Q: Have you seen changes in investing behavior or attitudes over the last few years? Any trends? Any red flags?

In the last five years I’ve seen growing appreciation for risk-reducing strategies. I think people have become much more focused on the Sharpe Ratio and much less fixated on the Information Ratio. Ten years ago, I‘d go into a meeting and I’d talk about the Sharpe Ratio. People would say, “I don’t really care about your Sharpe Ratio; tell me about your Information Ratio.”

Q: In other words, they were asking how good you were as a stock picker?

Yes. Now people recognize that they have a certain risk budget in their portfolios and they’re asking us about the best places to spend it. That question wasn’t asked much until ’08 or ’09. Earlier, if people had strategic 60/40 [stocks/bonds] allocations, all they had to do was pick some really good stock managers and some really good bond managers to show value added. It’s a very different decision-making process now.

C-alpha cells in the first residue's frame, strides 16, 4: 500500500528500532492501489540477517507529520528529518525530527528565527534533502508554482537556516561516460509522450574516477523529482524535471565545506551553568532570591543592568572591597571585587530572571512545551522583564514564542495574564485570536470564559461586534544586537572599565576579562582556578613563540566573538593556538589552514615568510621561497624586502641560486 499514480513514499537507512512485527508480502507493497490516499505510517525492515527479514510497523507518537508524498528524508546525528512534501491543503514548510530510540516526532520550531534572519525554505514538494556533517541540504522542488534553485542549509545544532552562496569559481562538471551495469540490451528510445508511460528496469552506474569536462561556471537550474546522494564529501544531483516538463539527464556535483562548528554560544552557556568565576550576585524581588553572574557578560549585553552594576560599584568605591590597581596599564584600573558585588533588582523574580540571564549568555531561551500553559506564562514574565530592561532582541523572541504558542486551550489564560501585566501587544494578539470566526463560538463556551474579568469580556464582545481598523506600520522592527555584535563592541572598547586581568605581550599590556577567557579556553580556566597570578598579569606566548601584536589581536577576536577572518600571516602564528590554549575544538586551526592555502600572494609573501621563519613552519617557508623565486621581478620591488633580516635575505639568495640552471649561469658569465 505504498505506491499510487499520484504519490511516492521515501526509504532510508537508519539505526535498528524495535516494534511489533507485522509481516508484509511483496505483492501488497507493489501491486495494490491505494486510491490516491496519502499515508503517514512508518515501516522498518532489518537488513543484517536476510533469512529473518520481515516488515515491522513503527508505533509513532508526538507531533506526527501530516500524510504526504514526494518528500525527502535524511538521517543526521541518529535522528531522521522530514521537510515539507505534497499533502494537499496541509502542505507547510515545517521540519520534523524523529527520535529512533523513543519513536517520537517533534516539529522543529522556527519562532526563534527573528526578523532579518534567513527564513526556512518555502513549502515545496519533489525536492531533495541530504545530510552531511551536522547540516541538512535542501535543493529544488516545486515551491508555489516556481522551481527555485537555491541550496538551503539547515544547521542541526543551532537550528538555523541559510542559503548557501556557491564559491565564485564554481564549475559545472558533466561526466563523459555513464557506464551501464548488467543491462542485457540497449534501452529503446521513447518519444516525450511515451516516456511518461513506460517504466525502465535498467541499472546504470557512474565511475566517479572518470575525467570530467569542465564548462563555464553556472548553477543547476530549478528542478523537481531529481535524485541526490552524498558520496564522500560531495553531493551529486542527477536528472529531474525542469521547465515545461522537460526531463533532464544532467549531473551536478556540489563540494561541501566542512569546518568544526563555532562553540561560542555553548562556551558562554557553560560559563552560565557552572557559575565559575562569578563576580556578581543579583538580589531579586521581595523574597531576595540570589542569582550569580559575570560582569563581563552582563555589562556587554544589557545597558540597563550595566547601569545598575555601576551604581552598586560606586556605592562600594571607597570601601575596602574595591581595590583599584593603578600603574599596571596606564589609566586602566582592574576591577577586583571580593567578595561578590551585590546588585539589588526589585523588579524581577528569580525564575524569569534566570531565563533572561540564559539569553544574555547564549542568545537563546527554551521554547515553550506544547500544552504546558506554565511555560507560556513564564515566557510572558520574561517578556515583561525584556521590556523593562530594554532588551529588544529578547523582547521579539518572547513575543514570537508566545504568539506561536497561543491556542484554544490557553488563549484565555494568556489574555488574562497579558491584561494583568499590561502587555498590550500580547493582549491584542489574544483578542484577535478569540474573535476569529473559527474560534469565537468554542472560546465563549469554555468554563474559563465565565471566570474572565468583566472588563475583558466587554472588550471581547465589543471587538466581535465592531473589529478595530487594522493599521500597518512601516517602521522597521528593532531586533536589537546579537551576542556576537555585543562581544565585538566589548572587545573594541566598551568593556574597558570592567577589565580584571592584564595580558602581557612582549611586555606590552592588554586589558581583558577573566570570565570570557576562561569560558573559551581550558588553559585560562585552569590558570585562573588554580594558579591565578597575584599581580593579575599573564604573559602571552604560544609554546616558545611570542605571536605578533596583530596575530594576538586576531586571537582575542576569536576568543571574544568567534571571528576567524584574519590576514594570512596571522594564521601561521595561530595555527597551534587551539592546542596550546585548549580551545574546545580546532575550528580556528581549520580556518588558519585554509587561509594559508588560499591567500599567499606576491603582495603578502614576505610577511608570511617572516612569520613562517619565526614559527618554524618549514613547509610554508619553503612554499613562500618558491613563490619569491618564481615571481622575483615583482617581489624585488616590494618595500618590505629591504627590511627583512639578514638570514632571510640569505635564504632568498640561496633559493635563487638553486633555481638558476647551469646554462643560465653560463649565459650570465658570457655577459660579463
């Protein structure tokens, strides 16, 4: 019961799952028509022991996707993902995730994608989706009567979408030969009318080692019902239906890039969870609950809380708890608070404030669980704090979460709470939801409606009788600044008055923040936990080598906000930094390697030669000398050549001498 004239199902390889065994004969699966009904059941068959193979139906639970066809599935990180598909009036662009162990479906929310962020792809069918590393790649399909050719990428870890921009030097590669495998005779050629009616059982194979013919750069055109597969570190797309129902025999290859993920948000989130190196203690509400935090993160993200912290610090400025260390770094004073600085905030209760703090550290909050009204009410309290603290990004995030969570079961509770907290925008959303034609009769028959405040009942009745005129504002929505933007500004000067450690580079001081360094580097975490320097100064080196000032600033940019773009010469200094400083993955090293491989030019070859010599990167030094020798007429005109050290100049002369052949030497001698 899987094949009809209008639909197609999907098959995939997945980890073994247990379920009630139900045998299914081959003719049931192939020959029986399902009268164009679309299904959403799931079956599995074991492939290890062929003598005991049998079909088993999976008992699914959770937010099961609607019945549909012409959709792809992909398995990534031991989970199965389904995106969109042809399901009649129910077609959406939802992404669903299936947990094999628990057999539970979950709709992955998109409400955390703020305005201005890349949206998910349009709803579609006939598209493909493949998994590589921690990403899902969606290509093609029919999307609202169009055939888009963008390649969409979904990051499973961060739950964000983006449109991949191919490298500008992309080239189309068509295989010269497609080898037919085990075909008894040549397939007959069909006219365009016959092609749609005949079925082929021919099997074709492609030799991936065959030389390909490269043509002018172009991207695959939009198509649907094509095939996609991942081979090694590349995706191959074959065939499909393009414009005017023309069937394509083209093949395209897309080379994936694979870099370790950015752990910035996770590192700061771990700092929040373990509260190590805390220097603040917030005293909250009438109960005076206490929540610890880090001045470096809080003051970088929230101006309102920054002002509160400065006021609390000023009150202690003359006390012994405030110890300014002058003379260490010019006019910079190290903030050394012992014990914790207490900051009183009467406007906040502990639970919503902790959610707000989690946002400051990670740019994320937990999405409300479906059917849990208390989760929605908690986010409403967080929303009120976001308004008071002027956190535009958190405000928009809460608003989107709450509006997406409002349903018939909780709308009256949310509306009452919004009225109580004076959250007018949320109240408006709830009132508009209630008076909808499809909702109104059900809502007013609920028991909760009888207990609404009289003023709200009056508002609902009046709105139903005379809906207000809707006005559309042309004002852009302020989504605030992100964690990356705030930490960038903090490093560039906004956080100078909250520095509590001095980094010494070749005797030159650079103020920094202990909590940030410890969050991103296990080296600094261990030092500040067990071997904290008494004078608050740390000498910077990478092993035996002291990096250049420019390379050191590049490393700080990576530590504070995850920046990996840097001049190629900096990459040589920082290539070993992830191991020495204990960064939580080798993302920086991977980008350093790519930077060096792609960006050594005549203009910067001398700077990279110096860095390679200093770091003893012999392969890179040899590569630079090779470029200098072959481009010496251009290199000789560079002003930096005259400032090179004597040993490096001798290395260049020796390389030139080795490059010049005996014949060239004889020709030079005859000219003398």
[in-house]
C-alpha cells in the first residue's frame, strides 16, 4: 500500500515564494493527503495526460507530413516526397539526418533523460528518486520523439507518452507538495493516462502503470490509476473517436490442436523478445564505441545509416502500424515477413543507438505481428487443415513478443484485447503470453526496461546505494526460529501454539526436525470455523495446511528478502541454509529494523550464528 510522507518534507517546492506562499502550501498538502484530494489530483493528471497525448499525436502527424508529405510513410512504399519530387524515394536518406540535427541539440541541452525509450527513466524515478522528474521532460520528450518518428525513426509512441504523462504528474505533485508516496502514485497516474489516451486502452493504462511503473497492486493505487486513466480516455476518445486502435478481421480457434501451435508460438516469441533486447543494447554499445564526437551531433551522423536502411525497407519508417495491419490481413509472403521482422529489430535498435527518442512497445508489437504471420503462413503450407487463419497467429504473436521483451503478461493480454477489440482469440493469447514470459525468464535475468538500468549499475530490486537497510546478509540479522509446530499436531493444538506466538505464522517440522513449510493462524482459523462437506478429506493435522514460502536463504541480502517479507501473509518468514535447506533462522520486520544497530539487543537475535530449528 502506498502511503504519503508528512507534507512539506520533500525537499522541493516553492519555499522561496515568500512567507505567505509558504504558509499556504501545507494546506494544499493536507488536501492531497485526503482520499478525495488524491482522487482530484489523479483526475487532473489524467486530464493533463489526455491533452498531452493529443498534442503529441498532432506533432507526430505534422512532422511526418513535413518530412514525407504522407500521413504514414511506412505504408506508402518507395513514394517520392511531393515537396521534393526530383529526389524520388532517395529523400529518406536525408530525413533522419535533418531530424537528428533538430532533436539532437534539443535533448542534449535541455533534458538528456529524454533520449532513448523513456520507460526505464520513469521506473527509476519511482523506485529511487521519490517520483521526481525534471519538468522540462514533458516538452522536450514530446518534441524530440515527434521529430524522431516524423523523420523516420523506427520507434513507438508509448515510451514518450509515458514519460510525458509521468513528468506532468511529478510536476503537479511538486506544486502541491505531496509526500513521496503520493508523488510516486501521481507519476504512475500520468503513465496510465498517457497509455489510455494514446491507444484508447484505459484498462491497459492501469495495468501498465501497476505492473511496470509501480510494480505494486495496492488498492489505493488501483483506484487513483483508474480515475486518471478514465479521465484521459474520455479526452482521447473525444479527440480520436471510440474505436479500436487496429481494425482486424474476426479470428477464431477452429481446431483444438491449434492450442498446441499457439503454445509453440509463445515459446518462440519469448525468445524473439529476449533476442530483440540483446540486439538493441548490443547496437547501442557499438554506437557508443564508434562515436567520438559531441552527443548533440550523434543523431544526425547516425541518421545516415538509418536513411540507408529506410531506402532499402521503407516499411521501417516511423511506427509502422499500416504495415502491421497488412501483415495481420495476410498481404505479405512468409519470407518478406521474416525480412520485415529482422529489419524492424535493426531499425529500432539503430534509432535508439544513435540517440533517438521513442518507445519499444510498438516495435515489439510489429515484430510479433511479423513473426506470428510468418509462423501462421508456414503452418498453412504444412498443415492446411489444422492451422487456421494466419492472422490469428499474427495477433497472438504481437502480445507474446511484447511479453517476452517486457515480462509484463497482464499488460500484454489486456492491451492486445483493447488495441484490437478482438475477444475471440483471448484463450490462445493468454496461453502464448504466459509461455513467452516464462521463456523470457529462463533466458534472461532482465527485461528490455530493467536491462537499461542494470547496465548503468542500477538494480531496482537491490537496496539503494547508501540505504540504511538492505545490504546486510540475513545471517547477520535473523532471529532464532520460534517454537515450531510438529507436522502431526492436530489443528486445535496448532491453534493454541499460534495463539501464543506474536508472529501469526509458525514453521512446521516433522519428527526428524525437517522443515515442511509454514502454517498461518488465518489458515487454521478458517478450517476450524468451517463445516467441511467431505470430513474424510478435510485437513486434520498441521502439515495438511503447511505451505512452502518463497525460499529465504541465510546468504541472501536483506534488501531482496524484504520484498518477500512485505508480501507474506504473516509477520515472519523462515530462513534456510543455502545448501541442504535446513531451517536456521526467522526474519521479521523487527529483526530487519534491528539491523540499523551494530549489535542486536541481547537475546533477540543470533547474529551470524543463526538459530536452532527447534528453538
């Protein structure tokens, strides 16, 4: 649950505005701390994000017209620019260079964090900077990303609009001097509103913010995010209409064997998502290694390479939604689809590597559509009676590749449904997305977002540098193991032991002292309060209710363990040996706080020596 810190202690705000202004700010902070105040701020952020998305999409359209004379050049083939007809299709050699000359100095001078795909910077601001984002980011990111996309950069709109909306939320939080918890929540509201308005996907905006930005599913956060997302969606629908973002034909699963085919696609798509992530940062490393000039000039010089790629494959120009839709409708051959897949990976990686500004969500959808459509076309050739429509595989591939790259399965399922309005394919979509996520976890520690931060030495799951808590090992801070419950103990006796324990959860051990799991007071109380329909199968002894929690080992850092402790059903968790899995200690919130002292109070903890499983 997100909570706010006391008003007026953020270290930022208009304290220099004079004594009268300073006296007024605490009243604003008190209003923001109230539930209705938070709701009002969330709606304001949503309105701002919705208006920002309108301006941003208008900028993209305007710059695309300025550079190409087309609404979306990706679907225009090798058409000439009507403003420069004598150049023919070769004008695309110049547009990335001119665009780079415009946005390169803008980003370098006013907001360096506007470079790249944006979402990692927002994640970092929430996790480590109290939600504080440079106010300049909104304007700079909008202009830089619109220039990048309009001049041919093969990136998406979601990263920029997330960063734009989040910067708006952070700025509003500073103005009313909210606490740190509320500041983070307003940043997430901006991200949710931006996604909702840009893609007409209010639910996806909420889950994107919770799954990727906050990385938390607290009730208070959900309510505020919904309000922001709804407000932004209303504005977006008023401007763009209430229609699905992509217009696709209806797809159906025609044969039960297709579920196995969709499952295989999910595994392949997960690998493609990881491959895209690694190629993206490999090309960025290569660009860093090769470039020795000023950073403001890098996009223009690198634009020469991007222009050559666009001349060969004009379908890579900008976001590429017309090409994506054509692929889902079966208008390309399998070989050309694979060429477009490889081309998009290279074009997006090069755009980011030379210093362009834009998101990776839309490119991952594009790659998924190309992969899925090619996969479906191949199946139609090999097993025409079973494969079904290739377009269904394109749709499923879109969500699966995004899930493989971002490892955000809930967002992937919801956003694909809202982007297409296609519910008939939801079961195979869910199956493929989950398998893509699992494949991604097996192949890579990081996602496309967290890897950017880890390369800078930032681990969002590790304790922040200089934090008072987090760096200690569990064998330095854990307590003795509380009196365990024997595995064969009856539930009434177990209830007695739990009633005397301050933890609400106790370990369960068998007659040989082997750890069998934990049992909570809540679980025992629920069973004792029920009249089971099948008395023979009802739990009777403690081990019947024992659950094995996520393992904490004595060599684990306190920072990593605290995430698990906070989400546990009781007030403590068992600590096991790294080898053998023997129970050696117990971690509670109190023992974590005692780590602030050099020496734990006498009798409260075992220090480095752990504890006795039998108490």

Q: Has this been across the board in terms of investor types? Are we talking about endowments making these kinds of decisions or are we talking about other kinds of investors?

My exposure is mostly institutions and sophisticated RIAs. The change in attitude has been pretty much across the board. Another thing to keep in mind is that there used to be a low-risk alternative that generated positive returns. If everything else failed, you could always go to T-bills and they’d produce two-, three-, four-, five- percent returns. Now you don’t have that, so it’s really become a more difficult investment environment. Years ago, an advisor could say, “Well, if my client wants lower risk, I’ll just put more money into cash.” You can’t think that way now, because you have negative real rates. The current environment has allowed people clever at portfolio construction to rise above the pack.

Q: You mentioned a trend toward risk reduction. That’s a positive. Are there any trends that are worrisome?